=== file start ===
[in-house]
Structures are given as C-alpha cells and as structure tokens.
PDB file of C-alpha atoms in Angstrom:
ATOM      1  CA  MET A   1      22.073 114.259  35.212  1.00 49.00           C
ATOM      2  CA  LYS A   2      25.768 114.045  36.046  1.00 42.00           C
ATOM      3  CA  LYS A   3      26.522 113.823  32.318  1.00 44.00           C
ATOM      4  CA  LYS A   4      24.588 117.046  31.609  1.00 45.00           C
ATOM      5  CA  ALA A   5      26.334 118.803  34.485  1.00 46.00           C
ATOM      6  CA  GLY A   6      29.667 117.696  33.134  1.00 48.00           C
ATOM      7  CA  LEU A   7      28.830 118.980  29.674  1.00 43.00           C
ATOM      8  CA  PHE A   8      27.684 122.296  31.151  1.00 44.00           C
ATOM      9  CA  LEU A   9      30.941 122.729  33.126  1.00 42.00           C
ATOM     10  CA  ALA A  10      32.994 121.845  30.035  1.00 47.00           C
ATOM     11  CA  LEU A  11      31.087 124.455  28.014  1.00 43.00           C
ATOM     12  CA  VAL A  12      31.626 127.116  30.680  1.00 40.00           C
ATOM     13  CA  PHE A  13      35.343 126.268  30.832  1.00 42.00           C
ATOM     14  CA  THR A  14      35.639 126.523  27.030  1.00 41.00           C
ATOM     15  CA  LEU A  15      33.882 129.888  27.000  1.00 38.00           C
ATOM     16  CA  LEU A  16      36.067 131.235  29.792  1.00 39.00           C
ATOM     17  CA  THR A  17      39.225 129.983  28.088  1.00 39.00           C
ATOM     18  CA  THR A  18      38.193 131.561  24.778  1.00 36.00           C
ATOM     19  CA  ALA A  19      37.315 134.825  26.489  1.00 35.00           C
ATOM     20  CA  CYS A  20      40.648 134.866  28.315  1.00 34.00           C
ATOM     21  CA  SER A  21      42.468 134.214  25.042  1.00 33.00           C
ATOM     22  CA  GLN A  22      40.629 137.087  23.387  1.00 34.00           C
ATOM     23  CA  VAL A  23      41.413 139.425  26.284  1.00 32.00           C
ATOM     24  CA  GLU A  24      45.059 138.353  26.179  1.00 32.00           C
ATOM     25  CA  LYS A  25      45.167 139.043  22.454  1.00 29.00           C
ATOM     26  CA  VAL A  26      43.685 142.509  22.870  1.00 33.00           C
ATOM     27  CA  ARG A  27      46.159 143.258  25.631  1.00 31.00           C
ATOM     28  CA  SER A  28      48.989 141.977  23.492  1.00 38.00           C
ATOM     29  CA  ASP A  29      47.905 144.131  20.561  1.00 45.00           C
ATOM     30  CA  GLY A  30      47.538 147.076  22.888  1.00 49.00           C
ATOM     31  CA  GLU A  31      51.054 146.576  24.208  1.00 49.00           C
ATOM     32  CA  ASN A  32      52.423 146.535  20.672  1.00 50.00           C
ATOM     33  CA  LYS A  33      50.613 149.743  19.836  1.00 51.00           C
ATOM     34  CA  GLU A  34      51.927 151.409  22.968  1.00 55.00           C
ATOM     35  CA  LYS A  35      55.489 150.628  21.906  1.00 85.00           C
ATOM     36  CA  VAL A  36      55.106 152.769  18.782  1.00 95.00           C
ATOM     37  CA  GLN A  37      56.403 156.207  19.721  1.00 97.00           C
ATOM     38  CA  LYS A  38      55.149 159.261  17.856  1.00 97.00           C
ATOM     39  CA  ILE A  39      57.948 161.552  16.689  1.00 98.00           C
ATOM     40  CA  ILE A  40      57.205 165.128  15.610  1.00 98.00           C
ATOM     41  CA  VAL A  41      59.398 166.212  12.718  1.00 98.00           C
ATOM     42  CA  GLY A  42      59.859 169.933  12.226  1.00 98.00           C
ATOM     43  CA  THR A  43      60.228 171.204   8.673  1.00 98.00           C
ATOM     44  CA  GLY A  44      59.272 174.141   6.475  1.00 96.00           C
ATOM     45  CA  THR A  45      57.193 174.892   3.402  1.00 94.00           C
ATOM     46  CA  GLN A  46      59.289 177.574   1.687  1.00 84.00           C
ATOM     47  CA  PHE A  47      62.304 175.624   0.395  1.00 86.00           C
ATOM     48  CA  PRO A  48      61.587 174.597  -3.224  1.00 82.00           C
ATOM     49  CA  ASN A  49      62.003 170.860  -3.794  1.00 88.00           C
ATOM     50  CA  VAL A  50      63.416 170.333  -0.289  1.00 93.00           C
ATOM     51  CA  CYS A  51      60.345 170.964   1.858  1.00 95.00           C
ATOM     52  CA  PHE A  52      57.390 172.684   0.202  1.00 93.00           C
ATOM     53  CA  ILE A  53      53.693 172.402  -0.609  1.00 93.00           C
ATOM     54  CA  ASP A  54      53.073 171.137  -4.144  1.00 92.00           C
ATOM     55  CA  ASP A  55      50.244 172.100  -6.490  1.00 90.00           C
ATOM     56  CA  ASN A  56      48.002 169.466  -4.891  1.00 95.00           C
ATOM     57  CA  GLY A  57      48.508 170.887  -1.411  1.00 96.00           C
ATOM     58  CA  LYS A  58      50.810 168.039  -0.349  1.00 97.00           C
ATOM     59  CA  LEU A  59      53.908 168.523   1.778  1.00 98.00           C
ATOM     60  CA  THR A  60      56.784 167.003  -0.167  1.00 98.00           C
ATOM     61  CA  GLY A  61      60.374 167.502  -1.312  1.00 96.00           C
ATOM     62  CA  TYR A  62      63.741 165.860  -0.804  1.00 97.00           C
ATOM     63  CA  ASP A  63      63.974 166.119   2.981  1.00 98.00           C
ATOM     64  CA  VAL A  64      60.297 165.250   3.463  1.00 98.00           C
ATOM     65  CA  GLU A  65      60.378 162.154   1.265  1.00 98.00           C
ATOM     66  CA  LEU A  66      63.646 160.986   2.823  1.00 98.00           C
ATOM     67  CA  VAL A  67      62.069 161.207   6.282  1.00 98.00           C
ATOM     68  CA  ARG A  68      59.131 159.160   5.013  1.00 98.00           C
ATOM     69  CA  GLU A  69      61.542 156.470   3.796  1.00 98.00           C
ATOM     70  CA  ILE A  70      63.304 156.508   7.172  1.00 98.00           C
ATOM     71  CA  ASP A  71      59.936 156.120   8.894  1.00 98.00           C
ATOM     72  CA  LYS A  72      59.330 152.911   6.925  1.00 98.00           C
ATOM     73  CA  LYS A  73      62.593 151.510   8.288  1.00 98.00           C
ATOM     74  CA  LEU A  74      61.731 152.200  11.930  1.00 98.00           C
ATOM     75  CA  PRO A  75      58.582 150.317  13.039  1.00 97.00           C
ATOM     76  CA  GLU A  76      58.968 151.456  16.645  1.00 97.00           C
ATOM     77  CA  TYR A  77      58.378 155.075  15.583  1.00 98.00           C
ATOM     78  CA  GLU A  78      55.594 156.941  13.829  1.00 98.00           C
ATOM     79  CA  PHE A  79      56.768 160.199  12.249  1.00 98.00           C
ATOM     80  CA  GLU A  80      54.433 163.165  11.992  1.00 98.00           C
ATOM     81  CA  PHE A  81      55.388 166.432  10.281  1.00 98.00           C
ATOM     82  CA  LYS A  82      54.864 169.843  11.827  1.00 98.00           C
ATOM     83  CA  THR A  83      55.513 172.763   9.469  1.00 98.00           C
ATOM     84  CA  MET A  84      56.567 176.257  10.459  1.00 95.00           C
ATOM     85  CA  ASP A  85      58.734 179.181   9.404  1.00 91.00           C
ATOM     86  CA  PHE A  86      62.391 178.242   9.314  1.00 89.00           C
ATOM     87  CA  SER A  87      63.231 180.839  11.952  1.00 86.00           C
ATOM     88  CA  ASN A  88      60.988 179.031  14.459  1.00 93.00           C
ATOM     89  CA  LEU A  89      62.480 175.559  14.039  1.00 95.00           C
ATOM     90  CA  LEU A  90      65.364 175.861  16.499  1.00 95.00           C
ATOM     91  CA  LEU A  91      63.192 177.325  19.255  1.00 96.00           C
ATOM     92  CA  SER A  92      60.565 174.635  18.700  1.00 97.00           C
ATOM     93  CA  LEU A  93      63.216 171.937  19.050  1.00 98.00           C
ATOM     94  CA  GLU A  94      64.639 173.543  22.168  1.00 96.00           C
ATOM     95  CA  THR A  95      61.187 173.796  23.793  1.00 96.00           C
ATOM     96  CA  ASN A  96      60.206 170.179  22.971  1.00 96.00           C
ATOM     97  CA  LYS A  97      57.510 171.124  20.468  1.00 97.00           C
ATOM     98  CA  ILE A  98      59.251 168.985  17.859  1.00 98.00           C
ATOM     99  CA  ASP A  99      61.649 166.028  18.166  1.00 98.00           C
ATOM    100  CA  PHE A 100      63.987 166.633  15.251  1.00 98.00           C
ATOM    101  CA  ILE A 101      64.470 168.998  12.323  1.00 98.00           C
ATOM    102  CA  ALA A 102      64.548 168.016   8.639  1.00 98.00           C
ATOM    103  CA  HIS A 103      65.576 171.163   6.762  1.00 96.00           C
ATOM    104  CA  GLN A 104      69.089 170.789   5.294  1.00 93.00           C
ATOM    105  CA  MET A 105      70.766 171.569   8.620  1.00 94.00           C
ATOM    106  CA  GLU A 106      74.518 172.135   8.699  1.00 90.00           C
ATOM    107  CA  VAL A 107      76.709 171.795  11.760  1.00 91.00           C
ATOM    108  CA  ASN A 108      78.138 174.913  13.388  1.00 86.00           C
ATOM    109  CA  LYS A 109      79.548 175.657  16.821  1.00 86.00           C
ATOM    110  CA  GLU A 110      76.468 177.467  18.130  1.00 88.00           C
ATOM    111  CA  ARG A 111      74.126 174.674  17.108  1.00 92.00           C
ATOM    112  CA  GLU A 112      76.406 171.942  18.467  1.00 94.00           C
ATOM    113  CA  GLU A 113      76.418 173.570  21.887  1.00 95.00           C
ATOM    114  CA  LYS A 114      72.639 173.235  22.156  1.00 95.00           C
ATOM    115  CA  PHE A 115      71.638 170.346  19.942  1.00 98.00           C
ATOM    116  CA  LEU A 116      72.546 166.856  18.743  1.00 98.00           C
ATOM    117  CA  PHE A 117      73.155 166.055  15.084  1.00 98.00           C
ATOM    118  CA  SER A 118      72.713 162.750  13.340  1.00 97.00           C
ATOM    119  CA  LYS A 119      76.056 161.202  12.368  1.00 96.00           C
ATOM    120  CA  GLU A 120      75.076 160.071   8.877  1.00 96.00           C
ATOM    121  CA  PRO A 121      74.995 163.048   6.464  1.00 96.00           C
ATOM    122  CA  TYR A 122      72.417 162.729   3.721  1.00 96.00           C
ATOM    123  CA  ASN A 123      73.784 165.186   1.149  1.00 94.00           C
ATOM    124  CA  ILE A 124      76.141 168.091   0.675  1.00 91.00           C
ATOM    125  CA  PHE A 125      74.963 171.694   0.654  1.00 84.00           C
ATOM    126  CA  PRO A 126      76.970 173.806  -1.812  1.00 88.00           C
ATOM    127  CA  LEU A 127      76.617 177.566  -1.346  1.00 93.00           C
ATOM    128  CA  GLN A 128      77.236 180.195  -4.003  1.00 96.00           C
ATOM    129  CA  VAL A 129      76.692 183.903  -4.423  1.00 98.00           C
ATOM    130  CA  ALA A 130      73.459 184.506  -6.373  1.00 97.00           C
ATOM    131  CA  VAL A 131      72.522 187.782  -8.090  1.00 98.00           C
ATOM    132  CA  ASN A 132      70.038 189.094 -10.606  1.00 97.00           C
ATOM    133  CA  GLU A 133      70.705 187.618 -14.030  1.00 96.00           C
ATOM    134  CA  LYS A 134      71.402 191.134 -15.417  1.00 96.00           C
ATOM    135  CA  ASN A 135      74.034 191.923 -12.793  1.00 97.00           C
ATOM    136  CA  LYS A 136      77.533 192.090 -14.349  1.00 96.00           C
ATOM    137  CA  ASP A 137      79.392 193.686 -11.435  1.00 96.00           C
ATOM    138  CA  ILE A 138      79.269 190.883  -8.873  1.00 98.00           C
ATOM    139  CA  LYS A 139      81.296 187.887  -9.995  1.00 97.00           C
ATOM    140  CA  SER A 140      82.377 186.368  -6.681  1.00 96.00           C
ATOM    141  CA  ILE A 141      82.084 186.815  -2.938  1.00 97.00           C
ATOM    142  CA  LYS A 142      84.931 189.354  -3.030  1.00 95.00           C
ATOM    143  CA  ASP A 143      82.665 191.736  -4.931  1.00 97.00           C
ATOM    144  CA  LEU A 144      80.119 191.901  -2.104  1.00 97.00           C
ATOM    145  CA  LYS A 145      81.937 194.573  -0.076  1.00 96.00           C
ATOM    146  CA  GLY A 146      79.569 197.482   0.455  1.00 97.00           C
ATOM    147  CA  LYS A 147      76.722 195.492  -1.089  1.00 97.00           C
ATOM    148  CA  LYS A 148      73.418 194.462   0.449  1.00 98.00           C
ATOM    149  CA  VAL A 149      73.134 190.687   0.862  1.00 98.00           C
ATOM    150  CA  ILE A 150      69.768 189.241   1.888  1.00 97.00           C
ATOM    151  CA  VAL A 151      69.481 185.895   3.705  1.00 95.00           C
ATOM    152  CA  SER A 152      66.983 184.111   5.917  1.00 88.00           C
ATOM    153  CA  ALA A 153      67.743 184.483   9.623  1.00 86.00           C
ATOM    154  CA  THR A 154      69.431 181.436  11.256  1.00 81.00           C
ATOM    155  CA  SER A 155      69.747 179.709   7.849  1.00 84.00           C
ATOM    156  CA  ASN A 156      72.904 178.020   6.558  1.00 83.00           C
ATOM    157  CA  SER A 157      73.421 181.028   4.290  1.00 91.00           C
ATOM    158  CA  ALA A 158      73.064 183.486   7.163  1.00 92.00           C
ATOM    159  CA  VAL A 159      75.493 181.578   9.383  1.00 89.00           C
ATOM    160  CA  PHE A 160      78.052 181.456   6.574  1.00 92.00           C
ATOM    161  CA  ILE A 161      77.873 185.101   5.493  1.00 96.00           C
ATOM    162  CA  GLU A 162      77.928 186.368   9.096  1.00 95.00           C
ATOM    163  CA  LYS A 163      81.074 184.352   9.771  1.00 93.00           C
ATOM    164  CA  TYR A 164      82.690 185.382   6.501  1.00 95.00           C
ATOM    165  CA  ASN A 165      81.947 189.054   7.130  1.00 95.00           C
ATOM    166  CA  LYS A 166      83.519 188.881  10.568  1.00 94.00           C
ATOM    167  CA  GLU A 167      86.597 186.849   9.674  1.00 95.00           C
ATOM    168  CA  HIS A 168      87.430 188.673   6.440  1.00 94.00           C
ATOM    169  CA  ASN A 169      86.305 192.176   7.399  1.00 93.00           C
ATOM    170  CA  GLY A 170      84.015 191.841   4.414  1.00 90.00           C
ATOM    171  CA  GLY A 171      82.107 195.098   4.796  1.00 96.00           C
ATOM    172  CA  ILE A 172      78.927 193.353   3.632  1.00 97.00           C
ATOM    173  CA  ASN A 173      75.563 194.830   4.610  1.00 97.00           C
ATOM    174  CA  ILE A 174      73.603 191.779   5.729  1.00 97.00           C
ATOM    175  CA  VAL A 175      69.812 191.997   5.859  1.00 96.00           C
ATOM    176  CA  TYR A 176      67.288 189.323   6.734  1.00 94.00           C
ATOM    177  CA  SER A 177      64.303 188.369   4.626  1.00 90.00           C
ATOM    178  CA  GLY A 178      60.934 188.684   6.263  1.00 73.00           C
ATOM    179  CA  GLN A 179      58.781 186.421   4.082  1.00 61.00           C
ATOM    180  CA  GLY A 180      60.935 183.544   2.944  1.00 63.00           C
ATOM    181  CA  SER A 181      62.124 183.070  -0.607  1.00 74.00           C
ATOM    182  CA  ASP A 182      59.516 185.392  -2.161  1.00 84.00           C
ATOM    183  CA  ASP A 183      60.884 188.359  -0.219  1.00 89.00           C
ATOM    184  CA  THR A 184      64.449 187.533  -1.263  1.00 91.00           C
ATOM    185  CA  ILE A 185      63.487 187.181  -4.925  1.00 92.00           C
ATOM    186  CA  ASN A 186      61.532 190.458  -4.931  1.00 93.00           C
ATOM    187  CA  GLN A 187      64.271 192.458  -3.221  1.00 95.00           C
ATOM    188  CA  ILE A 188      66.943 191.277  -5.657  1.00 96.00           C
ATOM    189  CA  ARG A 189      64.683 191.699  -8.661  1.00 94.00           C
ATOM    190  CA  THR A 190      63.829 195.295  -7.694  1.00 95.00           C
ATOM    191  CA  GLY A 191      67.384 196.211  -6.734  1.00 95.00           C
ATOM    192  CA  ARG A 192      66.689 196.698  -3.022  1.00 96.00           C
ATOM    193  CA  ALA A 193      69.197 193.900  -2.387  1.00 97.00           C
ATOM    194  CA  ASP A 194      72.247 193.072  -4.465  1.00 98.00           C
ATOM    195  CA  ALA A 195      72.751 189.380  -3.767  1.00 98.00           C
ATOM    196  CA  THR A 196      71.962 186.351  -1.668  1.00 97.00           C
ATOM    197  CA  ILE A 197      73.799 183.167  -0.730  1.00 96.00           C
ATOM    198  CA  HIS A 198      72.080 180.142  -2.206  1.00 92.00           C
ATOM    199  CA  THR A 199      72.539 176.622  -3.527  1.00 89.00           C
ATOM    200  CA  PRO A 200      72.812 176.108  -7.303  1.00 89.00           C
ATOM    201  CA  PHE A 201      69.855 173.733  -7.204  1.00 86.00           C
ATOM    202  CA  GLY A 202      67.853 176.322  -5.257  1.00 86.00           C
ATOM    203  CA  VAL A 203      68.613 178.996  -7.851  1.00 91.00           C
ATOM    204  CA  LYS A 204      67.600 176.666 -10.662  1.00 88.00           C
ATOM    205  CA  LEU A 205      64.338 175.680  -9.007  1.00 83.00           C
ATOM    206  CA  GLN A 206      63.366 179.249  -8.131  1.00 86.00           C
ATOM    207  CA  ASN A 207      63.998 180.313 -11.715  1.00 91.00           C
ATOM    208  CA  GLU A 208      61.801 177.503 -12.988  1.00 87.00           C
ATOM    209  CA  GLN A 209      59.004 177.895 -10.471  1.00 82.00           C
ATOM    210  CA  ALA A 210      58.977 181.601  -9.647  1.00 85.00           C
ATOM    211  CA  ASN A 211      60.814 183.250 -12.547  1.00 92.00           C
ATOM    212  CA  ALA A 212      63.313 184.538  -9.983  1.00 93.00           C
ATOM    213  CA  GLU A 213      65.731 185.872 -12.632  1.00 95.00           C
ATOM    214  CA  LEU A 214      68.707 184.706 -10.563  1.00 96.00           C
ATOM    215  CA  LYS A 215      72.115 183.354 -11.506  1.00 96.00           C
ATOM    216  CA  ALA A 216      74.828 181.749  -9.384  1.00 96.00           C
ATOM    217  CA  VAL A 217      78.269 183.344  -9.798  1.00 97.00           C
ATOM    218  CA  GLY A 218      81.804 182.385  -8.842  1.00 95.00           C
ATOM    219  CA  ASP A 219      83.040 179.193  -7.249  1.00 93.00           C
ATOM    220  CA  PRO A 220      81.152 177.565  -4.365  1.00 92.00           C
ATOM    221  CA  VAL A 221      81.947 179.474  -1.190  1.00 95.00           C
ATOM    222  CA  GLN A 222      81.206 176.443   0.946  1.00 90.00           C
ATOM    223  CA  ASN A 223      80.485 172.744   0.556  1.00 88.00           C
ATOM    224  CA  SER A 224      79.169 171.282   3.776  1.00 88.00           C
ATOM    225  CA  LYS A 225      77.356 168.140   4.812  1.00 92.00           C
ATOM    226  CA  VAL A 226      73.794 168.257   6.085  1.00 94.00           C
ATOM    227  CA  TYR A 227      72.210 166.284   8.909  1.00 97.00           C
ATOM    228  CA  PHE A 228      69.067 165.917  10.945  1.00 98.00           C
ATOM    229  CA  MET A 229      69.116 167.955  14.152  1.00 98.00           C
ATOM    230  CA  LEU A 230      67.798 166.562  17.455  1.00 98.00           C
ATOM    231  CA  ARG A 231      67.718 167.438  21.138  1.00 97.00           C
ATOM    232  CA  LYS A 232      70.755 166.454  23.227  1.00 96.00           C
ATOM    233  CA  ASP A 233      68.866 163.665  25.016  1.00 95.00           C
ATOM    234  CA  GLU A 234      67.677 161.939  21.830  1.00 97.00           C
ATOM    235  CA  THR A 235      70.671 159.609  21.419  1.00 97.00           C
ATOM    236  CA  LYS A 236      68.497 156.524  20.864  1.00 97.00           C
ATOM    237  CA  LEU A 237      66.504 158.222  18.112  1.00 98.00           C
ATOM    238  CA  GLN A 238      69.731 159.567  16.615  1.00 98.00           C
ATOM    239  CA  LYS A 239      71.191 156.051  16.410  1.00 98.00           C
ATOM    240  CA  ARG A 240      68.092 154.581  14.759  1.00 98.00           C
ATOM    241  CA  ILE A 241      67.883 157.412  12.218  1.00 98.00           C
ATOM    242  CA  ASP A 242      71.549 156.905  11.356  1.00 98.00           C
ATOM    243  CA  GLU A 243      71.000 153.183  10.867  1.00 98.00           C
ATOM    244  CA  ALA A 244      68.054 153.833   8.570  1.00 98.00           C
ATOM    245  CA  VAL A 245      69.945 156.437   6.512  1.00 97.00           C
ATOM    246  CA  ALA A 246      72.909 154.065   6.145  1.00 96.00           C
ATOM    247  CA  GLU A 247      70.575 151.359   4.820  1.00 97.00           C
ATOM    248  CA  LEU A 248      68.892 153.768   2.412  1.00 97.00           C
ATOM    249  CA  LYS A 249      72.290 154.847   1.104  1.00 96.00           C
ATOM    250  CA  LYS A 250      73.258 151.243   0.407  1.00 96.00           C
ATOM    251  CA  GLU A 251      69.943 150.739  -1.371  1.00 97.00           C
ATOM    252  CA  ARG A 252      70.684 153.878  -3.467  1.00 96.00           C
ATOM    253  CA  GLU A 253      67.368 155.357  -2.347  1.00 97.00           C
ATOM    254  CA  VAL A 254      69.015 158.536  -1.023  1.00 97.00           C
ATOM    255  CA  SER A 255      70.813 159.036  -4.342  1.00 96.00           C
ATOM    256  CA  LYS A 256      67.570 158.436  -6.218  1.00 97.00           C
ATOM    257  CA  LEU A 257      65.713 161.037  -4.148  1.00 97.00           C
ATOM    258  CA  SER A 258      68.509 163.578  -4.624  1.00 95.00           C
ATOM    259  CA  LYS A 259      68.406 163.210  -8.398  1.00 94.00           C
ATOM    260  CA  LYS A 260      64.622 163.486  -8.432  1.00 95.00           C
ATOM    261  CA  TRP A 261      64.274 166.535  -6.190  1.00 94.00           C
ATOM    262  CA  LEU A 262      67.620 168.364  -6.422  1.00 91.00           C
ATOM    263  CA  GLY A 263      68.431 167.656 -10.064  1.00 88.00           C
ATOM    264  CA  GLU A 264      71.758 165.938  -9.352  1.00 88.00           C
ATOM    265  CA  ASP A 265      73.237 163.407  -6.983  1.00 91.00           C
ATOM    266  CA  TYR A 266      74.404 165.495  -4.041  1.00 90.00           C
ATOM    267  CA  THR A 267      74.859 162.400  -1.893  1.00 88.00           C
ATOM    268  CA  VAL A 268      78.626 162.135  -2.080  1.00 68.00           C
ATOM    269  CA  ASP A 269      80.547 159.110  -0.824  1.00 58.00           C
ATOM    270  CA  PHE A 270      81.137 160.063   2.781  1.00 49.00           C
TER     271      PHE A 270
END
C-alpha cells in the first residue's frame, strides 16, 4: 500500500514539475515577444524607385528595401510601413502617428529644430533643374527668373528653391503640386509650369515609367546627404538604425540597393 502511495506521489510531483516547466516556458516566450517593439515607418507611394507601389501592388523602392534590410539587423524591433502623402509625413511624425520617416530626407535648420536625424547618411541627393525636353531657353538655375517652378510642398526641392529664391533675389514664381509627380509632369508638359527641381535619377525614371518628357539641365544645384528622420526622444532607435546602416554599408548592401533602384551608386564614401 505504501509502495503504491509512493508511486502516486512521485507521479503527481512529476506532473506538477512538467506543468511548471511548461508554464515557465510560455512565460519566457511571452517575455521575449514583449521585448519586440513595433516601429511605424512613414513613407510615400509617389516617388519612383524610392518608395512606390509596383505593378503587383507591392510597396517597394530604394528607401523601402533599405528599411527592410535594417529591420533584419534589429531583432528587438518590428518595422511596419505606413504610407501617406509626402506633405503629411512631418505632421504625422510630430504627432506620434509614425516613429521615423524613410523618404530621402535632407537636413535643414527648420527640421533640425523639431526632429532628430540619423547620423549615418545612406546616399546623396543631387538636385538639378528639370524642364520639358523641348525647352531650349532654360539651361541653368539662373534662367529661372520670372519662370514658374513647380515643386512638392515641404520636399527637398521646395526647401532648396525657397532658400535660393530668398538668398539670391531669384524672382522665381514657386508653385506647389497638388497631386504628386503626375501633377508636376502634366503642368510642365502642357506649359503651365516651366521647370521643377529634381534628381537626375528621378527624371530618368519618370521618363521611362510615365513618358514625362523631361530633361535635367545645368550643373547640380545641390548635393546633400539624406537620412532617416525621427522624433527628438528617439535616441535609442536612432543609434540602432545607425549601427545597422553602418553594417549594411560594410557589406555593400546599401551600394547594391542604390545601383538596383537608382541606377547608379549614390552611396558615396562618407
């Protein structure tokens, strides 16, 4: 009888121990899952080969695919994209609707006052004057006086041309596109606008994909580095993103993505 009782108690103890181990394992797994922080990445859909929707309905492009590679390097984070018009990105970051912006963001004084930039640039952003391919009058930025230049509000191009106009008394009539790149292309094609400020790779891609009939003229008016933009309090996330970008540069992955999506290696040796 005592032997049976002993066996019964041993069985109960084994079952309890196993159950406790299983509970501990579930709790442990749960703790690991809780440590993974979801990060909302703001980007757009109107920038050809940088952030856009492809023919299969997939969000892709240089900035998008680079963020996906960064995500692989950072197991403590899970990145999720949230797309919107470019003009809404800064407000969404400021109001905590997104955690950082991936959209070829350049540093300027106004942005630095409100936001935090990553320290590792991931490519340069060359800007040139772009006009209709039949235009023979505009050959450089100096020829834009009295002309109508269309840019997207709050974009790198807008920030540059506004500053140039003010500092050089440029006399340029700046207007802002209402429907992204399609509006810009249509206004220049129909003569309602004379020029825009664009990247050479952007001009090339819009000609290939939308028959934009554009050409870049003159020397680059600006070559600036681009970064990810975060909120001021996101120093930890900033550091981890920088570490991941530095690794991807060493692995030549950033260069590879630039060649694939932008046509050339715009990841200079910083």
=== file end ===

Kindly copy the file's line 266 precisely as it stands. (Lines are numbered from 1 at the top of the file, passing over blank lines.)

ATOM    263  CA  GLY A 263      68.431 167.656 -10.064  1.00 88.00           C